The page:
Category Archives: Making Fun of Pop Culture
Perhaps you’re aware of the various “false flag” theories that mass shootings as in Sandy Hook and Parkland never happened. Of course you are, you’re on the internet enough to have found this little authorpage and blog.
These conspiracy theorists compare pictures from different mass shootings and disasters, looking for similarities in people. When they find someone who sorta looks like someone else, they consult the magic chemtrail crystal ball and, lo and behold, it PROVES IT’S THE SAME PERSON IN A THINLY VEILED DISGUISE.
Their false flag crisis actor theory depends upon the fact that, like snowflakes, no two humans look at all like each other. Ever.
Which brings us to Elvis performer and lookalike Donny Edwards, pictured above in full regalia.
BUT WE KNOW TWO PEOPLE CANNOT LOOK ALIKE.
So he must be Real Elvis, preserved in unaging immortality perhaps by turning the mind control drug exuded by venomous vampires called fluoride against itself. Ha! TAKE THAT, SECRET GLOBALIST ARMY TUNNELING UNDER THE OCEAN FROM CHINA AND EUROPE TO TAKE OVER THE UNITED STATES IN THE NAME OF THE REPTILE ALIEN CONTROLLED UNITED NATIONS!
For what sinister purpose is Real Elvis — because, remember, no two humans look alike — hanging around?
I’ll leave you to think about it. Maybe you should secure your house in a thick wrapping of tinfoil and duct tape while you consider.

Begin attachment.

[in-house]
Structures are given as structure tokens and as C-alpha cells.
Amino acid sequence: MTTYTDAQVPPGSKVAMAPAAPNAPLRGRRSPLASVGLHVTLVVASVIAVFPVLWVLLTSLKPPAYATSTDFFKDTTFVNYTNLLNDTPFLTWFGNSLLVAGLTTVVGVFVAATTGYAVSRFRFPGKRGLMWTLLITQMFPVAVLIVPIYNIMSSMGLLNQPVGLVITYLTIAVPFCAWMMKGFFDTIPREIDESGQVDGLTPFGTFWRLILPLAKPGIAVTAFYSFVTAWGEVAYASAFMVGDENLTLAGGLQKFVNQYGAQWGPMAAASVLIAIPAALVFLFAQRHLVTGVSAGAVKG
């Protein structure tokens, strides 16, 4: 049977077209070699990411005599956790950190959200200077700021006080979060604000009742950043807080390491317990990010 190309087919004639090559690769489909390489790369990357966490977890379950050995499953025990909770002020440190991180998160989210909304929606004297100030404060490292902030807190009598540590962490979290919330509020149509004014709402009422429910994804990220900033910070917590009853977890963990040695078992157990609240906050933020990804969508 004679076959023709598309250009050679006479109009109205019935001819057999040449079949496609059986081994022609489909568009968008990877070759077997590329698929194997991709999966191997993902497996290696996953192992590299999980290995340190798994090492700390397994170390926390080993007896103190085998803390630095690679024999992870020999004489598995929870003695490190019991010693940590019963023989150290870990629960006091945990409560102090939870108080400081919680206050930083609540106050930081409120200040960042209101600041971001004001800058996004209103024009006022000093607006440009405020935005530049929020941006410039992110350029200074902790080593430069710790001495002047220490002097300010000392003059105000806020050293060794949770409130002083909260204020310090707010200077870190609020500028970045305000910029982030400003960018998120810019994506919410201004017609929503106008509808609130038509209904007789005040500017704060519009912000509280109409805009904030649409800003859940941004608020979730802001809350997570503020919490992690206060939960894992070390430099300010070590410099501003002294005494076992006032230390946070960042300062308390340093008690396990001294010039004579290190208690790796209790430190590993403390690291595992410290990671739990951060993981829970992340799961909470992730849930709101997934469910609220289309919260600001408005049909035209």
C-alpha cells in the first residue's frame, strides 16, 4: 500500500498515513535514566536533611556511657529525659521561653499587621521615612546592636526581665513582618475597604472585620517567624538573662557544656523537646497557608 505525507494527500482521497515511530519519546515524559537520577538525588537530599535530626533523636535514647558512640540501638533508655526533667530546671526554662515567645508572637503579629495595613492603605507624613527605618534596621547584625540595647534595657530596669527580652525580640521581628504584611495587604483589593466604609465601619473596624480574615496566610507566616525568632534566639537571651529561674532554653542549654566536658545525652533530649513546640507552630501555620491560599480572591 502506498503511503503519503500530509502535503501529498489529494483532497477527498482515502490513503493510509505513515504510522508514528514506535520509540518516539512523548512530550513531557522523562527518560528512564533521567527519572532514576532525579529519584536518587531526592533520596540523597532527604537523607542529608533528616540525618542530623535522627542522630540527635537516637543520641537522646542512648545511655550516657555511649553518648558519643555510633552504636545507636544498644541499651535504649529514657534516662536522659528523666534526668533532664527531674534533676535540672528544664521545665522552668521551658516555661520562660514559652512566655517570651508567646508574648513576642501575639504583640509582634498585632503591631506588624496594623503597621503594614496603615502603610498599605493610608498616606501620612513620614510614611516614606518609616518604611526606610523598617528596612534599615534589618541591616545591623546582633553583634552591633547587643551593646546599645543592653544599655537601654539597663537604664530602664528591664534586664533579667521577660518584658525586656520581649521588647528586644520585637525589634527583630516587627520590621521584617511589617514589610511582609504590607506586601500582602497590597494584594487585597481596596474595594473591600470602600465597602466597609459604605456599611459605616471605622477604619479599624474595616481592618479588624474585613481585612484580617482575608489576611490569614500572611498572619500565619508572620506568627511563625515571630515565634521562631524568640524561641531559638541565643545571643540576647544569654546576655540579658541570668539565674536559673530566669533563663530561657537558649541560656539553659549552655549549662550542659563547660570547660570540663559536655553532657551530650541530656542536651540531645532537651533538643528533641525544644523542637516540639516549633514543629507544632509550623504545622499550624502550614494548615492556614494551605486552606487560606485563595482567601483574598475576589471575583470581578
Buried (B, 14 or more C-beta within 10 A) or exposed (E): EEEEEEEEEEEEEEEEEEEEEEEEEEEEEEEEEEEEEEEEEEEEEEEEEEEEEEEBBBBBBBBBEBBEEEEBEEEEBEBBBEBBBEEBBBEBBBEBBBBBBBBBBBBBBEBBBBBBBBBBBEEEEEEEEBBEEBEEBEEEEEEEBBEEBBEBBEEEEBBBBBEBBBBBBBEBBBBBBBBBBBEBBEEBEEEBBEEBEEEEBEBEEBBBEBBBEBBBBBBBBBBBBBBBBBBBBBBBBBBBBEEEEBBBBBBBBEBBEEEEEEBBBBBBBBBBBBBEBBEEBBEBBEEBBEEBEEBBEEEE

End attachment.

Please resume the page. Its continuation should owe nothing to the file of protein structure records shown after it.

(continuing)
…A live action Jetsons reboot.
I get it. Gen X is hitting middle age and we’ve got about as much money as we’ll ever have as a generation. We’ve got kids and some of us have young grandkids (not me yet).
And we like to watch cartoony stuff.
And, it seems to me, we’re practically maudlin in our nostalgia.
We’re a great market for this crap, and so are the millennials whose ears we’ve talked off about how awesome our childhood stuff was.
But still. The world doesn’t need more derivative crap, not least because 99% of it is done AWFULLY. I’d rather see something new.
In the best of Trump voters, there’s deep and intense dissatisfaction. A feeling that anything must be better than the politics of our memory, whether that memory is the few years of the 18 year old first time voter or the several decades of the elder Trump voter.
In many, I think, there’s an approach to politics that is identical to the approach to sport. You choose a team, and you root for them no matter what. Which is a foolish and dangerous approach to politics no matter who you’re voting for, and a core failure of civic education at school, in our communities, and in our homes.
But I’m not talking about the best of Trump voters here. I’m not talking about the rah-rah-go-team voters, or the reluctant ideologues who don’t like Trump but hate anyone outside the GOP more, or the impulse-shopper voters who went with whoever’s last sound bite they liked more, or the strategic ‘he’ll pick SCOTUS justices I’ll like’ voters or the on-the-fence voters who aren’t quite sure, somehow, who best represents their ideas and ethics.
I’m talking about the hard Trump core. The people who love the guy for all he represents. Not the Russian bots and foreign provocateurs, but the ones who sound like Russian bots despite being born and raised in the most corn-and-apple-pie-fed settings across the country.
Theirs is the triumph of the won’t.
They call themselves “alphas” and their perceived enemies (most of the citizenry of the United States of America) “betas” and “cucks”…